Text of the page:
Let yourself be silently drawn by the stronger pull of what you really love…Rumi
This is one of my recent paintings and I thought the quote by Rumi was apropos for describing my long-delayed return to painting after decades of dormancy. Of course, all those non-painting years were ripe with productivity but it also meant I was simply too busy to notice the undertow of what had meant so much to me back in those post-graduate, Seattle days.
But then I got sick and with my illness came a shift in my priorities, an involuntary course correction that first brought back the piano and then its historic sidekick, painting. Samuel Johnson said, “To a poet, nothing is useless,” a claim that can also apply to painting.
For me, painting is a consumptive perspective in which every mood of light, every riot of color and every unexpected composition of shapes and texture in the daily flow of life’s drama proves useful to the creative process. Sadly, my productive persona couldn’t be bothered with these artistic “distractions” but my newly restored painter persona is eternally grateful for being given a second look at the daily quantum of life’s glorious mystery that patiently awaits our engagement.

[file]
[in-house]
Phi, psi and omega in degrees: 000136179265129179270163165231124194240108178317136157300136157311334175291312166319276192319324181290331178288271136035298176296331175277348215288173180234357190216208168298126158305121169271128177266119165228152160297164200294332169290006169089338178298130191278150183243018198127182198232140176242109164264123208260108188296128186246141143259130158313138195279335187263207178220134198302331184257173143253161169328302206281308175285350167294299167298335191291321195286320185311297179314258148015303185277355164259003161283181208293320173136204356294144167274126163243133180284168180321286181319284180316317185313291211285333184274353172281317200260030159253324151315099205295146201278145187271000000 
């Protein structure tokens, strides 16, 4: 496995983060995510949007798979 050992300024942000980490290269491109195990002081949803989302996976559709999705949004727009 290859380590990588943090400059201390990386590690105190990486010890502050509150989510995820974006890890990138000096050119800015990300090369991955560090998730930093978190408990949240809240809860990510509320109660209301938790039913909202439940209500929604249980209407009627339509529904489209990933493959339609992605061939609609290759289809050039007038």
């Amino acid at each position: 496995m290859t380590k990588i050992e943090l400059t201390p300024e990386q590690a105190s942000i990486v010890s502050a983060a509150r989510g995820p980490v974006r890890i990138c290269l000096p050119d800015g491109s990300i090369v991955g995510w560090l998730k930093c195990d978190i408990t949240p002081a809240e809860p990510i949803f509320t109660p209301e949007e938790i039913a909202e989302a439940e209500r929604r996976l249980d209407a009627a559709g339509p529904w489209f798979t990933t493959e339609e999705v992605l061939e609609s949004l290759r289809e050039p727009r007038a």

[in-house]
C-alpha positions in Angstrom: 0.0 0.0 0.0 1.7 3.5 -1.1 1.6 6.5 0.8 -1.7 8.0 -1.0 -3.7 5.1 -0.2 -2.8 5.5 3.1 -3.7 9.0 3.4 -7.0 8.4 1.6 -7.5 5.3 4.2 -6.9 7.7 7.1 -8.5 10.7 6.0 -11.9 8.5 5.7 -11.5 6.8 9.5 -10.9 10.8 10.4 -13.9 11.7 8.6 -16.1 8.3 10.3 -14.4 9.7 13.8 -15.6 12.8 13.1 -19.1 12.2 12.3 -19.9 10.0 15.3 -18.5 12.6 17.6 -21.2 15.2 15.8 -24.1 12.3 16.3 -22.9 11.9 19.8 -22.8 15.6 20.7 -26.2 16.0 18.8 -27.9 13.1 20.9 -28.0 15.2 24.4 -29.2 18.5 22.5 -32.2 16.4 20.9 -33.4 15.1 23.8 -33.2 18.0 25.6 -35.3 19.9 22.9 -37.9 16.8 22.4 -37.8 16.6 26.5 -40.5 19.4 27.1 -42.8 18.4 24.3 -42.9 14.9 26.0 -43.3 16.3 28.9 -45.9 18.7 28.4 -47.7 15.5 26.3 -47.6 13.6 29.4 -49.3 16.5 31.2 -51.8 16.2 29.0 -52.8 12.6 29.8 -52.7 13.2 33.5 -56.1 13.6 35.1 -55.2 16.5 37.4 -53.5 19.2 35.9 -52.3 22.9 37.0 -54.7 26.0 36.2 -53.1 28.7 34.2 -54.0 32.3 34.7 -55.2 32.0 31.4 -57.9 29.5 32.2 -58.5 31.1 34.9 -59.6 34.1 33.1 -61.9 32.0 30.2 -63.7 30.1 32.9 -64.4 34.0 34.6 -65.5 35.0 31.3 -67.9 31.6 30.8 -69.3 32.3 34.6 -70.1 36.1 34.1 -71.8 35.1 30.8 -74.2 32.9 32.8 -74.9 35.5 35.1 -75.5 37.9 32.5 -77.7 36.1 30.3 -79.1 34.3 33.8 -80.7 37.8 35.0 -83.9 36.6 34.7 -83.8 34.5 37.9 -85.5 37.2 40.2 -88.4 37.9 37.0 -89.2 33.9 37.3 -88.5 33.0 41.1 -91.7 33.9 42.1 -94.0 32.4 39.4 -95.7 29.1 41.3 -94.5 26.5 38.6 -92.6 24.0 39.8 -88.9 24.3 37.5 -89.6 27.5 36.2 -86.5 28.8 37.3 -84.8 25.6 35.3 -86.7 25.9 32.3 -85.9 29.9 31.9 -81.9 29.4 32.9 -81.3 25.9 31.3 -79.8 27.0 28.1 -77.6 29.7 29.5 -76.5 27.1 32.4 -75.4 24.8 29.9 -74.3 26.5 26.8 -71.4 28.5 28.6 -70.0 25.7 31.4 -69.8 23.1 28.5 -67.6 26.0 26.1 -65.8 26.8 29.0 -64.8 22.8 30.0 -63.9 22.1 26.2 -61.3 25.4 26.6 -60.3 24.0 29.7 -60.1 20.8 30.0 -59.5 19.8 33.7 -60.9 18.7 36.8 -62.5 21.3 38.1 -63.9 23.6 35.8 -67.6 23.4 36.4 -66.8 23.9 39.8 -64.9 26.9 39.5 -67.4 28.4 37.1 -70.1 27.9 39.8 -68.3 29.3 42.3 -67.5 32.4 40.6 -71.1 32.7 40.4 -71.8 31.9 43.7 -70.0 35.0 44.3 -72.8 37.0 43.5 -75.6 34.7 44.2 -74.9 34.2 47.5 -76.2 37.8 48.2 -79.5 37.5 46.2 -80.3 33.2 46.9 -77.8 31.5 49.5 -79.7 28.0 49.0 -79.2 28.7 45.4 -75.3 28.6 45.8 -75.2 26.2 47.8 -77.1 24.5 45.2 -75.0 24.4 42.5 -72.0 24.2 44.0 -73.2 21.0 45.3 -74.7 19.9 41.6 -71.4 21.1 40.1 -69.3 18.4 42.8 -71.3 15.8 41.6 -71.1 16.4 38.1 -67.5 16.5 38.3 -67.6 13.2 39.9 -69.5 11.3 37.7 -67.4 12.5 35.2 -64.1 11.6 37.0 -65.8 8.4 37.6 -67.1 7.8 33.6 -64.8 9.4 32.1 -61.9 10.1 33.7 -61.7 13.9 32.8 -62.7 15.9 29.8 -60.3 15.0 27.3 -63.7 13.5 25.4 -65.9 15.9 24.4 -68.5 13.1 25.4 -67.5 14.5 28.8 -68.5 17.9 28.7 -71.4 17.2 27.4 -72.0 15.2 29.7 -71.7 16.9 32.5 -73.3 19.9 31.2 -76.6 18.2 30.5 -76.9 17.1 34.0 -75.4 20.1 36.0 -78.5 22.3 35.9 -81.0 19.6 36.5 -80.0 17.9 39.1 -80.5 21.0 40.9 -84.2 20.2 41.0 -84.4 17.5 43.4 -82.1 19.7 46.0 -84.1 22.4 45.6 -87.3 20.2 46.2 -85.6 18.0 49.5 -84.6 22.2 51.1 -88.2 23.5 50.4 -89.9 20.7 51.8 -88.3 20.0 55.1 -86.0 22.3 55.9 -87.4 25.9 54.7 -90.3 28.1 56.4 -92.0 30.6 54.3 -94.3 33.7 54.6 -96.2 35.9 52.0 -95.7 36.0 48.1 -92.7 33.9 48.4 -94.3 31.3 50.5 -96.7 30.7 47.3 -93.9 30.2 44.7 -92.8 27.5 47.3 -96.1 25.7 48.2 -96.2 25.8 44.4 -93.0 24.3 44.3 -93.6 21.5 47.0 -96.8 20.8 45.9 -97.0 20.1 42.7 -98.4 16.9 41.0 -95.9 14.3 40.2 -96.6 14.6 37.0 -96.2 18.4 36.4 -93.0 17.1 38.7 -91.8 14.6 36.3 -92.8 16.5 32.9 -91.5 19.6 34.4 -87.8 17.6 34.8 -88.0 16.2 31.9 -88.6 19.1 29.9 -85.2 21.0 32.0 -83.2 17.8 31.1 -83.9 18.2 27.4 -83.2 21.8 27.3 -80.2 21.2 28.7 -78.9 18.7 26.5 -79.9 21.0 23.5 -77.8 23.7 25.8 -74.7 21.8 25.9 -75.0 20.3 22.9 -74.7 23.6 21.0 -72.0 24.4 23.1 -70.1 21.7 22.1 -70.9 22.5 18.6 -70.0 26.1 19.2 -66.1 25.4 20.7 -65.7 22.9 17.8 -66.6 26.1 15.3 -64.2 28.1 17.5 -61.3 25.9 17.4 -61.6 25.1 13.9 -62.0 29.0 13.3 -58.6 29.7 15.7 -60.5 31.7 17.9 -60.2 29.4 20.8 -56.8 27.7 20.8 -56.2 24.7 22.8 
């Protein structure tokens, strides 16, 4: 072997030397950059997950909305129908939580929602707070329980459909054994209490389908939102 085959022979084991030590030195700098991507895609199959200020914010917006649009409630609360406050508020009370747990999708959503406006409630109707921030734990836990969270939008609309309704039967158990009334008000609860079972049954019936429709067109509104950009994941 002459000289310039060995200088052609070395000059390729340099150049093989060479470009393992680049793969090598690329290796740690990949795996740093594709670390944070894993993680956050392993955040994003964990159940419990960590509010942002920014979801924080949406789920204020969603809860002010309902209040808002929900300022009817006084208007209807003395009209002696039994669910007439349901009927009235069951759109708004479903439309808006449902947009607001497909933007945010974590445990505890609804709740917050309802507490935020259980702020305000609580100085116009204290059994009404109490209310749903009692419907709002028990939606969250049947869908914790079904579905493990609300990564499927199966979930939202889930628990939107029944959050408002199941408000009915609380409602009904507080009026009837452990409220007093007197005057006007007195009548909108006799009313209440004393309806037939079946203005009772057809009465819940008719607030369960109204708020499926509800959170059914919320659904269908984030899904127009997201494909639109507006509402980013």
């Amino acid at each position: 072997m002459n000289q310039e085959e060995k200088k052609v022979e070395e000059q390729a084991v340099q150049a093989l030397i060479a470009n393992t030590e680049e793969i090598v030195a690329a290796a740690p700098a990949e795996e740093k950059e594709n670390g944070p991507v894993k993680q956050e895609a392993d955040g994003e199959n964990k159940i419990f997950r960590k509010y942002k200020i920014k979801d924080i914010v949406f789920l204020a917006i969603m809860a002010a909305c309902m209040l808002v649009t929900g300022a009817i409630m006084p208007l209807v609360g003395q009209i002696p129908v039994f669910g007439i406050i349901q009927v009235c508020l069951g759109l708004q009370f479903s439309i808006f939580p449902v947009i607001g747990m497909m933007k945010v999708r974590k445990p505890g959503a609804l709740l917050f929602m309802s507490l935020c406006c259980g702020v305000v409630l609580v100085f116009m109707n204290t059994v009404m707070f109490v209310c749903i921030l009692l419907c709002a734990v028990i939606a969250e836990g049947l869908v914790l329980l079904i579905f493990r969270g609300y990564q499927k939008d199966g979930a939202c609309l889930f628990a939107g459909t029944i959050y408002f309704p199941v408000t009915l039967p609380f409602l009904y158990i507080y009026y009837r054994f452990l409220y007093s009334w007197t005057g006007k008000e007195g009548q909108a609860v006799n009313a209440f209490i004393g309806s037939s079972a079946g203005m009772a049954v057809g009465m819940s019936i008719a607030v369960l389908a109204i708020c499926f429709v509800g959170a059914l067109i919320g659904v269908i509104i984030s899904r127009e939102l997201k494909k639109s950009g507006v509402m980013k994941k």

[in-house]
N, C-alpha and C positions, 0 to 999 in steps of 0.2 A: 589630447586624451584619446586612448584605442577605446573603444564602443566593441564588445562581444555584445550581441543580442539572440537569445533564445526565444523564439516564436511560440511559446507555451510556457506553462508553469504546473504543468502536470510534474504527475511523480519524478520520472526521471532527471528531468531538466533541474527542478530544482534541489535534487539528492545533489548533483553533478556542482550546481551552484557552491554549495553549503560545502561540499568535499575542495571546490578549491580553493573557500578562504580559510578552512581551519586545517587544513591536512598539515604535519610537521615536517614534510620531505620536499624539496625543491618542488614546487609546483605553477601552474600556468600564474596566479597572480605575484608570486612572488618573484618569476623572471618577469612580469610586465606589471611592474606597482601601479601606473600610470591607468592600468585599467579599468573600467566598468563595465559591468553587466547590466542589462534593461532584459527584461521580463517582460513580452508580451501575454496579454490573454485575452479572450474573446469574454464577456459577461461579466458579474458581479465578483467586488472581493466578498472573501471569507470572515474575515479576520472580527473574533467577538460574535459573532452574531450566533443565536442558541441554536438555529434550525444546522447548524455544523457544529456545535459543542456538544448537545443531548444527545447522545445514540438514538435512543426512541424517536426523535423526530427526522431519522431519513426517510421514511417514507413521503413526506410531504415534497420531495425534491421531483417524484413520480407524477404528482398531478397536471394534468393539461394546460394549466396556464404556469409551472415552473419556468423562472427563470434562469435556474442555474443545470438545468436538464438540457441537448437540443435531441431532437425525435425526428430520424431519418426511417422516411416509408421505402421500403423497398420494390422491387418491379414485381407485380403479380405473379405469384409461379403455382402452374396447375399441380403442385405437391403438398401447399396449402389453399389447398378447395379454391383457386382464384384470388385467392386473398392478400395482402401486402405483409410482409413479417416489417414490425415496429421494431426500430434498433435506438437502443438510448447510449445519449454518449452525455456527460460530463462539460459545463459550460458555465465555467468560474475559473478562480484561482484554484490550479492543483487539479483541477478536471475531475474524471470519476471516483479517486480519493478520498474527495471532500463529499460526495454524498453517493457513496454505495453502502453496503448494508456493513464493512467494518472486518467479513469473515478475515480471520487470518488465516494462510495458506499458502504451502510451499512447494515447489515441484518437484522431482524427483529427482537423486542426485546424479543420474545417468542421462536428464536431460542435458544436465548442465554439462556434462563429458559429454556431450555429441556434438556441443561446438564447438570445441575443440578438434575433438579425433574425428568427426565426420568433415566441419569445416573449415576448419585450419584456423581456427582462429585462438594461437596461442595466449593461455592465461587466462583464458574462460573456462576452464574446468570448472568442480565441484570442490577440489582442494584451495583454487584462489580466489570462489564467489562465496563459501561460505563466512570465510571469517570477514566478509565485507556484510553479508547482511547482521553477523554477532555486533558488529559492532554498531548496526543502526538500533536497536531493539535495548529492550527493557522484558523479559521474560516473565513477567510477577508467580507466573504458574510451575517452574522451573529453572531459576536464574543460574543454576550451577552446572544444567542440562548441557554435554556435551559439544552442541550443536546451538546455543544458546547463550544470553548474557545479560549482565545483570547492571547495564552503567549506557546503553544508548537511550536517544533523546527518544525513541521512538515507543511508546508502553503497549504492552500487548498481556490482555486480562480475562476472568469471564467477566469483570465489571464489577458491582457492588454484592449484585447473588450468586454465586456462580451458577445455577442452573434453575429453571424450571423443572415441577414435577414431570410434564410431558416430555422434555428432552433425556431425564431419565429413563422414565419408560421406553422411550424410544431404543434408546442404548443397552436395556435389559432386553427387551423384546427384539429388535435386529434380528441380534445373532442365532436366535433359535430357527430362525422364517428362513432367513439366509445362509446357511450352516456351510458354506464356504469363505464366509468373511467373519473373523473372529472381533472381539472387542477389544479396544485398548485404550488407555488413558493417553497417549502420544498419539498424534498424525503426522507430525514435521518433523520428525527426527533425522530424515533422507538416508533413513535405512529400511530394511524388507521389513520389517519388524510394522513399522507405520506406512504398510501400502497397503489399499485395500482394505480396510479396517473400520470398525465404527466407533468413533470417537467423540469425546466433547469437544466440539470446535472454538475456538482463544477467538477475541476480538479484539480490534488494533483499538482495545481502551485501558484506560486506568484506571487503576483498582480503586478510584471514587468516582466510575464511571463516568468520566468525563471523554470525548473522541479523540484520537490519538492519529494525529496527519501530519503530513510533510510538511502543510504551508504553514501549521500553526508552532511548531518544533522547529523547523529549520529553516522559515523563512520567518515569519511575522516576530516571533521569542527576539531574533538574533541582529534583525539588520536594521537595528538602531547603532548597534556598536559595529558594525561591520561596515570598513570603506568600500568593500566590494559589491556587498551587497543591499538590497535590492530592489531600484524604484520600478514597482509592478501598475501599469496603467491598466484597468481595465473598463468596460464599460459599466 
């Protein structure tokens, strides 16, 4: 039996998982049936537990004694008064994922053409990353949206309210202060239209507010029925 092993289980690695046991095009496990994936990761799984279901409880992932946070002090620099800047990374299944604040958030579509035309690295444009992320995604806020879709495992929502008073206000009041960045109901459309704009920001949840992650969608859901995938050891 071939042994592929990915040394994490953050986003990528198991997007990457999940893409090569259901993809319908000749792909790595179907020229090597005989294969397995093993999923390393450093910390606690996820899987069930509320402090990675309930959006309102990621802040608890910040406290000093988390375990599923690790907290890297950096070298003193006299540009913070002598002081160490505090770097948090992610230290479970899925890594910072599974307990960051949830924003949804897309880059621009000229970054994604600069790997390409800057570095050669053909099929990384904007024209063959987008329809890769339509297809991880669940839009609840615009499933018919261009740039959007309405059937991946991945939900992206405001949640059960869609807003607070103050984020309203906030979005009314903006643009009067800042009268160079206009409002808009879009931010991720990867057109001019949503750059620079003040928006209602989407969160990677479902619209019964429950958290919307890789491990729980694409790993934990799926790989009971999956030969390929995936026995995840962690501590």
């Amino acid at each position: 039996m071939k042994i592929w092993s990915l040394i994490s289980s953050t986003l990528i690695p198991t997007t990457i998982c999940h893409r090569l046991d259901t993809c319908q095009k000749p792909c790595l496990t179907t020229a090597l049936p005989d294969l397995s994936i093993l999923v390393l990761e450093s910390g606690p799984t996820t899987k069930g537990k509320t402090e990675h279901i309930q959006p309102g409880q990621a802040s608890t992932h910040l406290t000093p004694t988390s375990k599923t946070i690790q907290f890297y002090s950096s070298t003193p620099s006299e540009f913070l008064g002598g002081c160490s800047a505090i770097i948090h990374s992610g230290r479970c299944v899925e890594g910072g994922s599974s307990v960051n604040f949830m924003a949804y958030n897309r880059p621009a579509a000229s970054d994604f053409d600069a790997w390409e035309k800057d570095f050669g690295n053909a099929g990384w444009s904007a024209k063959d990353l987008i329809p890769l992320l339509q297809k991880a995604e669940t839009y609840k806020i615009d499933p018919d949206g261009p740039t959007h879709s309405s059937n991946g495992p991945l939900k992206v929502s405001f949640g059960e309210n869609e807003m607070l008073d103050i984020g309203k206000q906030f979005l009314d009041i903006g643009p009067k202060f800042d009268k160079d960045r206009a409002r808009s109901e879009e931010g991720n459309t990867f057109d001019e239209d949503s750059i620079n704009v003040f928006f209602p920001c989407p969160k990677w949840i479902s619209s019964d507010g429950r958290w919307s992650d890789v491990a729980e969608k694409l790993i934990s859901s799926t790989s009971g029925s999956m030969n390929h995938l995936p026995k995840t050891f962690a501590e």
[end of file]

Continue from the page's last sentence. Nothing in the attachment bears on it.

My illness is better now because l’m better doing what I really love. The shift has realigned my cosmology and architecture for navigating the suffering that comes with the human journey, a timely transition in which art became for me a vehicle for healing. I don’t think my experience was unique or uncommon.
I believe on some level all hearts are on the lookout for that one line in a poem, for that one paragraph in a story, for that one lyric or melody line in a song, for that one photograph in an exhibition or for that one painting iin a gallery that speaks to them with compassion, meaning, inspiration and hope. My hopes is that you find the one thing that triggers your definitive moment towards what you love sooner than later…